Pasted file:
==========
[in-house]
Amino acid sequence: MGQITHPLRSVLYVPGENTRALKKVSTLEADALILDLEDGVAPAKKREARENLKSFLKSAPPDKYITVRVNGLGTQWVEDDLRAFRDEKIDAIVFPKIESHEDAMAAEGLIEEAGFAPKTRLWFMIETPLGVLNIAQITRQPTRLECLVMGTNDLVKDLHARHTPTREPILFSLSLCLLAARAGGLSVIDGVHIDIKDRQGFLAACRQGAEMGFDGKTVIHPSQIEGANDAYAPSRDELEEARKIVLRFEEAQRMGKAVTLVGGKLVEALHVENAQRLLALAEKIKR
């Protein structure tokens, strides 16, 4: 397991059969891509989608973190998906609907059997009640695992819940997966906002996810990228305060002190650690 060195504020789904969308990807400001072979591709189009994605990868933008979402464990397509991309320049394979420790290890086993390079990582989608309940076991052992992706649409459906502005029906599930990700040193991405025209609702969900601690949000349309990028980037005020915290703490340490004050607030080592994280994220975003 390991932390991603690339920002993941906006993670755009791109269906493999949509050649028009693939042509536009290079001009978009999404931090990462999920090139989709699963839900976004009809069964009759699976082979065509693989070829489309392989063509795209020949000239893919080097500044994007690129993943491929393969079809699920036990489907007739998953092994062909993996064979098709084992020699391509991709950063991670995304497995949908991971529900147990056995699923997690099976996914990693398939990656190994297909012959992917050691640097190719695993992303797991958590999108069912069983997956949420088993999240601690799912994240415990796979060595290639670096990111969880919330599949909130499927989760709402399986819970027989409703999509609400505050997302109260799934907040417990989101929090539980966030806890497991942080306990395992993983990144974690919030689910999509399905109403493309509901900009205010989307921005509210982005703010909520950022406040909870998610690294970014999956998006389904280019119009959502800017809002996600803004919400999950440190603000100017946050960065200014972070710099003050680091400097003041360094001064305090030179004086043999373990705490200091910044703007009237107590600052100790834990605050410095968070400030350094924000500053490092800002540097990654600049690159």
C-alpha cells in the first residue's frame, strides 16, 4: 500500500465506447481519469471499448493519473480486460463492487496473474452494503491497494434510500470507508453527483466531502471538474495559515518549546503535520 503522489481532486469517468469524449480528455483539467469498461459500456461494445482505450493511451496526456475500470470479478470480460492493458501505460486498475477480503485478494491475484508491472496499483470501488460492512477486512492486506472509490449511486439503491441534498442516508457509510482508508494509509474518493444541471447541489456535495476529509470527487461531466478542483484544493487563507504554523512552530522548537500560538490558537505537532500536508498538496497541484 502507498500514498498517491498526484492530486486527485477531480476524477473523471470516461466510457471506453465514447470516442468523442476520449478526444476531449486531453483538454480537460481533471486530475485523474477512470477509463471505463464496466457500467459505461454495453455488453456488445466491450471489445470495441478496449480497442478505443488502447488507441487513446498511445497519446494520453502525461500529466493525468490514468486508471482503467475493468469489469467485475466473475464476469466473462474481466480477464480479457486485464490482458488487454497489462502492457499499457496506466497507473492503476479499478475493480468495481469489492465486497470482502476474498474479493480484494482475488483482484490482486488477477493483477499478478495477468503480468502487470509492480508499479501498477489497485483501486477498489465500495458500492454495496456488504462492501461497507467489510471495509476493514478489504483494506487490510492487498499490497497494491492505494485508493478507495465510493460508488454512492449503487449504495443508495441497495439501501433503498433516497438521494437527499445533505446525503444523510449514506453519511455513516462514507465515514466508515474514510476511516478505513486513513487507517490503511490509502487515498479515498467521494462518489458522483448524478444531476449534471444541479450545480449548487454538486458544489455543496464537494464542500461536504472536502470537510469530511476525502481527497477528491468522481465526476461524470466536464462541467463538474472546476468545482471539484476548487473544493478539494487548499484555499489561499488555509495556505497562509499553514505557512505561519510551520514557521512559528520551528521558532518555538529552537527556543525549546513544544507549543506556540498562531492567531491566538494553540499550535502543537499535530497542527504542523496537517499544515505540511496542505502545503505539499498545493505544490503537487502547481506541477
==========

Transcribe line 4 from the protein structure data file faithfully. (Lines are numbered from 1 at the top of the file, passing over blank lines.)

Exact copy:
C-alpha cells in the first residue's frame, strides 16, 4: 500500500465506447481519469471499448493519473480486460463492487496473474452494503491497494434510500470507508453527483466531502471538474495559515518549546503535520 503522489481532486469517468469524449480528455483539467469498461459500456461494445482505450493511451496526456475500470470479478470480460492493458501505460486498475477480503485478494491475484508491472496499483470501488460492512477486512492486506472509490449511486439503491441534498442516508457509510482508508494509509474518493444541471447541489456535495476529509470527487461531466478542483484544493487563507504554523512552530522548537500560538490558537505537532500536508498538496497541484 502507498500514498498517491498526484492530486486527485477531480476524477473523471470516461466510457471506453465514447470516442468523442476520449478526444476531449486531453483538454480537460481533471486530475485523474477512470477509463471505463464496466457500467459505461454495453455488453456488445466491450471489445470495441478496449480497442478505443488502447488507441487513446498511445497519446494520453502525461500529466493525468490514468486508471482503467475493468469489469467485475466473475464476469466473462474481466480477464480479457486485464490482458488487454497489462502492457499499457496506466497507473492503476479499478475493480468495481469489492465486497470482502476474498474479493480484494482475488483482484490482486488477477493483477499478478495477468503480468502487470509492480508499479501498477489497485483501486477498489465500495458500492454495496456488504462492501461497507467489510471495509476493514478489504483494506487490510492487498499490497497494491492505494485508493478507495465510493460508488454512492449503487449504495443508495441497495439501501433503498433516497438521494437527499445533505446525503444523510449514506453519511455513516462514507465515514466508515474514510476511516478505513486513513487507517490503511490509502487515498479515498467521494462518489458522483448524478444531476449534471444541479450545480449548487454538486458544489455543496464537494464542500461536504472536502470537510469530511476525502481527497477528491468522481465526476461524470466536464462541467463538474472546476468545482471539484476548487473544493478539494487548499484555499489561499488555509495556505497562509499553514505557512505561519510551520514557521512559528520551528521558532518555538529552537527556543525549546513544544507549543506556540498562531492567531491566538494553540499550535502543537499535530497542527504542523496537517499544515505540511496542505502545503505539499498545493505544490503537487502547481506541477